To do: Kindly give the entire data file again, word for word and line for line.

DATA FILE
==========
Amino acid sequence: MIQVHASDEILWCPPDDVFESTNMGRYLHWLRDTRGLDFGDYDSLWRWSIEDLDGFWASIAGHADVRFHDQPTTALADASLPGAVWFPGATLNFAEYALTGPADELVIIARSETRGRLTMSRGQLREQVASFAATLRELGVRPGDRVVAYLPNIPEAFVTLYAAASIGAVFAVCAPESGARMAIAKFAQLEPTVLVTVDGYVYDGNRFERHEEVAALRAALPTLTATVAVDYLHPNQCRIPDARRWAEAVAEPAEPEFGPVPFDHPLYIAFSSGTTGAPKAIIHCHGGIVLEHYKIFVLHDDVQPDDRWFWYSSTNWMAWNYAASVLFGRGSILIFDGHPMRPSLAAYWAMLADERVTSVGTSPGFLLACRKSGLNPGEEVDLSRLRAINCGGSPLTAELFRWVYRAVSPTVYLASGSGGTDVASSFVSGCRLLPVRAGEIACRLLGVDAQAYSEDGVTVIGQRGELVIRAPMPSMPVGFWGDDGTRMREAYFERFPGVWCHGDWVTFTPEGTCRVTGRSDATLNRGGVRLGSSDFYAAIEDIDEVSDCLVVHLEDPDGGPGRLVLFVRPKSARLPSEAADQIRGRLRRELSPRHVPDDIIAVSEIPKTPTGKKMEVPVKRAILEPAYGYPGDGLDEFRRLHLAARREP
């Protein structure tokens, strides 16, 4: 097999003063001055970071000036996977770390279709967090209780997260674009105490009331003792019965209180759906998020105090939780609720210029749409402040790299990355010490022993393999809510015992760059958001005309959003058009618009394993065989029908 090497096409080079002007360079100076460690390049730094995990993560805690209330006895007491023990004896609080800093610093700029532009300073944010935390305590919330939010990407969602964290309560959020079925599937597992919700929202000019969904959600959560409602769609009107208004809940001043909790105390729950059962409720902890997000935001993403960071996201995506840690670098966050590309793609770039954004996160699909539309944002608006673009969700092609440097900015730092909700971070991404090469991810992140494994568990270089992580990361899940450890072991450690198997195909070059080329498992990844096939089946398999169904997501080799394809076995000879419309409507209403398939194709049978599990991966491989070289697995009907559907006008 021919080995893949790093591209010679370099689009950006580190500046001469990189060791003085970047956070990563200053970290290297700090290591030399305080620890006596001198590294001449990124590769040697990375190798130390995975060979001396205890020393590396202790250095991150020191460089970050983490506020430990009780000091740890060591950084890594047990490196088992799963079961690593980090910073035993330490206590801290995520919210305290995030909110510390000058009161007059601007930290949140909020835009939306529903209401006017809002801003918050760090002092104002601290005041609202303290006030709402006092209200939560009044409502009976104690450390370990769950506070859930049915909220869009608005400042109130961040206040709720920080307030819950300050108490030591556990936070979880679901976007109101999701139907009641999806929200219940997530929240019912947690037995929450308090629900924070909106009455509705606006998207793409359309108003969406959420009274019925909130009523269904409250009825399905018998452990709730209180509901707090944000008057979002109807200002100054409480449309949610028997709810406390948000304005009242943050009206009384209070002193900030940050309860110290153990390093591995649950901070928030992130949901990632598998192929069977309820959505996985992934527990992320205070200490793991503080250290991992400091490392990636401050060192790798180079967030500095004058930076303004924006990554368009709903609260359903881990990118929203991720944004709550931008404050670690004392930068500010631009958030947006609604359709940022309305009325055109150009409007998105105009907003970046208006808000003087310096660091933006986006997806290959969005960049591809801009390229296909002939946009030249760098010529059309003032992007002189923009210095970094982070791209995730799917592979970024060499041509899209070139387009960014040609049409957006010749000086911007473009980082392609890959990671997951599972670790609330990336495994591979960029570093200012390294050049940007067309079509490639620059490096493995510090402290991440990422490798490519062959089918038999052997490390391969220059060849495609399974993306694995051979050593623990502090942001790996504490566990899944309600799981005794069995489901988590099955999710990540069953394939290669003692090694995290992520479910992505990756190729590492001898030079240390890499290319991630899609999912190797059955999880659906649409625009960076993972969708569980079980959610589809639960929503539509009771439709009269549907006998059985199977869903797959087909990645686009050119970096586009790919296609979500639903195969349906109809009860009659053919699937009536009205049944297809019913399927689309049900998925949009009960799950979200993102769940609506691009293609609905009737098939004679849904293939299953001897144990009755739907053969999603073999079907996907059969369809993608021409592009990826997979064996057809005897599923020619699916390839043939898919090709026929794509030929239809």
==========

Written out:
Amino acid sequence: MIQVHASDEILWCPPDDVFESTNMGRYLHWLRDTRGLDFGDYDSLWRWSIEDLDGFWASIAGHADVRFHDQPTTALADASLPGAVWFPGATLNFAEYALTGPADELVIIARSETRGRLTMSRGQLREQVASFAATLRELGVRPGDRVVAYLPNIPEAFVTLYAAASIGAVFAVCAPESGARMAIAKFAQLEPTVLVTVDGYVYDGNRFERHEEVAALRAALPTLTATVAVDYLHPNQCRIPDARRWAEAVAEPAEPEFGPVPFDHPLYIAFSSGTTGAPKAIIHCHGGIVLEHYKIFVLHDDVQPDDRWFWYSSTNWMAWNYAASVLFGRGSILIFDGHPMRPSLAAYWAMLADERVTSVGTSPGFLLACRKSGLNPGEEVDLSRLRAINCGGSPLTAELFRWVYRAVSPTVYLASGSGGTDVASSFVSGCRLLPVRAGEIACRLLGVDAQAYSEDGVTVIGQRGELVIRAPMPSMPVGFWGDDGTRMREAYFERFPGVWCHGDWVTFTPEGTCRVTGRSDATLNRGGVRLGSSDFYAAIEDIDEVSDCLVVHLEDPDGGPGRLVLFVRPKSARLPSEAADQIRGRLRRELSPRHVPDDIIAVSEIPKTPTGKKMEVPVKRAILEPAYGYPGDGLDEFRRLHLAARREP
């Protein structure tokens, strides 16, 4: 097999003063001055970071000036996977770390279709967090209780997260674009105490009331003792019965209180759906998020105090939780609720210029749409402040790299990355010490022993393999809510015992760059958001005309959003058009618009394993065989029908 090497096409080079002007360079100076460690390049730094995990993560805690209330006895007491023990004896609080800093610093700029532009300073944010935390305590919330939010990407969602964290309560959020079925599937597992919700929202000019969904959600959560409602769609009107208004809940001043909790105390729950059962409720902890997000935001993403960071996201995506840690670098966050590309793609770039954004996160699909539309944002608006673009969700092609440097900015730092909700971070991404090469991810992140494994568990270089992580990361899940450890072991450690198997195909070059080329498992990844096939089946398999169904997501080799394809076995000879419309409507209403398939194709049978599990991966491989070289697995009907559907006008 021919080995893949790093591209010679370099689009950006580190500046001469990189060791003085970047956070990563200053970290290297700090290591030399305080620890006596001198590294001449990124590769040697990375190798130390995975060979001396205890020393590396202790250095991150020191460089970050983490506020430990009780000091740890060591950084890594047990490196088992799963079961690593980090910073035993330490206590801290995520919210305290995030909110510390000058009161007059601007930290949140909020835009939306529903209401006017809002801003918050760090002092104002601290005041609202303290006030709402006092209200939560009044409502009976104690450390370990769950506070859930049915909220869009608005400042109130961040206040709720920080307030819950300050108490030591556990936070979880679901976007109101999701139907009641999806929200219940997530929240019912947690037995929450308090629900924070909106009455509705606006998207793409359309108003969406959420009274019925909130009523269904409250009825399905018998452990709730209180509901707090944000008057979002109807200002100054409480449309949610028997709810406390948000304005009242943050009206009384209070002193900030940050309860110290153990390093591995649950901070928030992130949901990632598998192929069977309820959505996985992934527990992320205070200490793991503080250290991992400091490392990636401050060192790798180079967030500095004058930076303004924006990554368009709903609260359903881990990118929203991720944004709550931008404050670690004392930068500010631009958030947006609604359709940022309305009325055109150009409007998105105009907003970046208006808000003087310096660091933006986006997806290959969005960049591809801009390229296909002939946009030249760098010529059309003032992007002189923009210095970094982070791209995730799917592979970024060499041509899209070139387009960014040609049409957006010749000086911007473009980082392609890959990671997951599972670790609330990336495994591979960029570093200012390294050049940007067309079509490639620059490096493995510090402290991440990422490798490519062959089918038999052997490390391969220059060849495609399974993306694995051979050593623990502090942001790996504490566990899944309600799981005794069995489901988590099955999710990540069953394939290669003692090694995290992520479910992505990756190729590492001898030079240390890499290319991630899609999912190797059955999880659906649409625009960076993972969708569980079980959610589809639960929503539509009771439709009269549907006998059985199977869903797959087909990645686009050119970096586009790919296609979500639903195969349906109809009860009659053919699937009536009205049944297809019913399927689309049900998925949009009960799950979200993102769940609506691009293609609905009737098939004679849904293939299953001897144990009755739907053969999603073999079907996907059969369809993608021409592009990826997979064996057809005897599923020619699916390839043939898919090709026929794509030929239809």